January 25, 2019
A recent The American Lawyer story by Dan Packel, “Weil Fees in Sears Bankruptcy Shine Light on Big Billers: The Paralegals,” reports that, fees are continuing to pile up in the Sears bankruptcy, and Weil Gotshal & Manges, the storied retail giant’s lead law firm, is under the spotlight. The firm caught the attention of the New York Post over a single paralegal’s busy month: 431 hours, billed at $405 per hour. That’s more than 14 hours for every day of the month. It’s also more than the billing rate for some partners at large firms. And it tops the rate earned by a number of attorneys, including shareholders, at McAndrews, Held & Malloy, the Chicago firm handling trademark issues for Sears in the Manhattan bankruptcy case.
Paralegal Keri Grant, from Weil’s corporate department, put more hours into the bankruptcy than anyone else at the firm for the month of November, the period covered by its second monthly fee statement in the case. Grant’s Herculean effort involved hours on weekends and Thanksgiving Day, along with 19 and a half hours on Black Friday, and led to a final bill of $174,514.50. But Grant is only one of seven Weil paralegals who bill at over $400 an hour. Kathleen Lee, of the business financing and restructuring group, took the top mark at $420. And the lowest rate of the 13 paralegals billing for the matter is $240.
That puts all of the Weil paralegals in the highest billing bracket tracked by the National Association of Legal Assistants in its 2018 survey on utilization and compensation: those billing more than $215 an hour. Twelve percent of NALA respondents fell into that range, up from 8 percent in the organization’s 2016 survey. Still, the total billed by Weil’s paralegals in November—just over $500,000—is just a small sliver of the firm’s total November bill of over $10 million.
The majority of that bill—$5.6 million—came from over 60 associates billing at rates between $560 and $975. Twenty-three partners and 10 of counsel attorneys, billing at between $1,600 and $1,025 an hour, combined to contribute $3.8 million in bills. Of these lawyers, business financing and restructuring partner Jacqueline Marcus has been busiest, billing just short of 225 hours for November at $1,375 per hours, for a total of $309,000.
Weil has attracted criticism in the past for its hefty bankruptcy fees. In 2017, an Iowa judge overseeing the bankruptcy of aerospace-parts manufacturer Wellman Dynamics Corp. cut the firm’s million-dollar payment in half after calling the bill “staggering,” according to The Wall Street Journal. But it isn’t the only firm charging Sears rates north of $1,000 an hour.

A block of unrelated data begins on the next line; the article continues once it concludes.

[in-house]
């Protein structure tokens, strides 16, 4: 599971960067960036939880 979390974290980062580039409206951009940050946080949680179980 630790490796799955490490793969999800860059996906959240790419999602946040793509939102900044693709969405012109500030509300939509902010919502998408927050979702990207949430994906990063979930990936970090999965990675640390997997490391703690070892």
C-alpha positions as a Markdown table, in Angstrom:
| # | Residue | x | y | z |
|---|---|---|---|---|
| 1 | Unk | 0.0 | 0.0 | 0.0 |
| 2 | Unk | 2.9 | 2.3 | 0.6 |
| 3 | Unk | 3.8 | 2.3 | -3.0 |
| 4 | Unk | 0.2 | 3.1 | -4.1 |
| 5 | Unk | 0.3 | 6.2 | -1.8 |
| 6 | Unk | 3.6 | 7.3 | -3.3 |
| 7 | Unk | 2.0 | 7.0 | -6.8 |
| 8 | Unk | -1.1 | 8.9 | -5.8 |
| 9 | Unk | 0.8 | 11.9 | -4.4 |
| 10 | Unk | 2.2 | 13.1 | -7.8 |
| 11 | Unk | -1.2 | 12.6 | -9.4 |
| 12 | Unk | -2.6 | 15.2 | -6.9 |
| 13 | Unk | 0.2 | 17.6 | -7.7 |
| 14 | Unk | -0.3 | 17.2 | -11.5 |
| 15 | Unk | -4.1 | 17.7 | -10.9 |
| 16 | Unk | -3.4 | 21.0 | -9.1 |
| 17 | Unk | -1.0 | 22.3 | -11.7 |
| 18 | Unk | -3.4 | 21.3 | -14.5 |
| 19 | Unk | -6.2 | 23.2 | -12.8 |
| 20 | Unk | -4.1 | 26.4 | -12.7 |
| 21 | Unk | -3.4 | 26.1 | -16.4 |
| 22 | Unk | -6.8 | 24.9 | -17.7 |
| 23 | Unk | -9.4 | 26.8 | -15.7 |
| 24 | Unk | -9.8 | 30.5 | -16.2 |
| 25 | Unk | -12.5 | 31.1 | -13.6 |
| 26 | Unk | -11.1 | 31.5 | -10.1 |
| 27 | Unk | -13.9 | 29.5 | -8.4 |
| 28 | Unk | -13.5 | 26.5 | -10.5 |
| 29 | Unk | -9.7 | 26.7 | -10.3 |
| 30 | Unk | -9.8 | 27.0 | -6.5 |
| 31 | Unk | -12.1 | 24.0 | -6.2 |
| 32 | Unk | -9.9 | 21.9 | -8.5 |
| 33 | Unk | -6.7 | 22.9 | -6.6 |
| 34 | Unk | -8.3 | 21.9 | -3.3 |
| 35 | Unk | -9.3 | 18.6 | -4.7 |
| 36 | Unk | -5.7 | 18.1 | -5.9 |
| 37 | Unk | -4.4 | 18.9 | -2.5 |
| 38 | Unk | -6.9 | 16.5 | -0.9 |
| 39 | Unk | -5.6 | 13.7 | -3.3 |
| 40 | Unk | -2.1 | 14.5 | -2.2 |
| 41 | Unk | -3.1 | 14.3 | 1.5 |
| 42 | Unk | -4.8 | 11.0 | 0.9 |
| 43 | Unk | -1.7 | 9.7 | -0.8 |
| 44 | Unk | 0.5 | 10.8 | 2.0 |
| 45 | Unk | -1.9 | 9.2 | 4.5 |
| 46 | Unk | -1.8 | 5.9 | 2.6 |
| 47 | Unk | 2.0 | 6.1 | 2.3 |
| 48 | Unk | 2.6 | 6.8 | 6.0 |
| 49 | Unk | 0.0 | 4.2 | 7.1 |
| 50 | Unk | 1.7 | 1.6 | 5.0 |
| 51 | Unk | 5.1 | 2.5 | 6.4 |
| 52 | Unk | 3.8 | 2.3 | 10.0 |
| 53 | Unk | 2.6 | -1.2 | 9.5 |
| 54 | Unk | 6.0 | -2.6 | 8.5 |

Paul Weiss is also in the mix for the debtors in the Sears case, billing a total of $2.8 million for the month. Five partners billed between $1,455 and $1,560, with securities litigation and enforcement group co-chairwoman Susanna Buergel putting in the most work: 109 hours. Two of the three of counsel attorneys topped that figure and earned between $1,125 and $1,160 an hour. Collectively, these senior lawyers billed just over $1 million. Associates at the firm, who together scraped past that figure, falling just short of $1.1 million, billed between $640 and $1,030 an hour. The firm’s staff attorneys, paralegals and other nonlegal staff are all lumped into the same category in its filing, pulling in between $345 and $480 hourly.
Wachtell Lipton Rosen & Katz, which has spent over a decade serving as general corporate counsel to the company, also has a small slice of the bankruptcy work, billing over $463,000 from the middle of October through the end of December. Its three partners on the job each billed at $1,400. Partners and counsel together put in 372 of the 383 hours the firm logged over that period. And the firm’s sole paralegal on the matter? She put in 15 minutes at $275 an hour.
Intellectual property boutique McAndrews Held & Malloy billed a similar figure for its work on Sears’ trademarks, tallying nearly $467,000 for the same interval. This combined a mixture of fixed-fee work for preparing and prosecuting new trademark applications and monitoring key trademarks, flat-fee work for preparation, filing and prosecution of patents around the globe, and some additional hourly work.
In its hourly billings, the firm’s most handsomely compensated attorney, shareholder Chris Winslade, charged a rate of $560. Other partners and shareholders billed at between $332 and $464, while a patent agent and the firm’s associates billed at between $264 and $330. The firm’s eight paralegals all billed at $184, putting them in the top quartile of the NALA findings.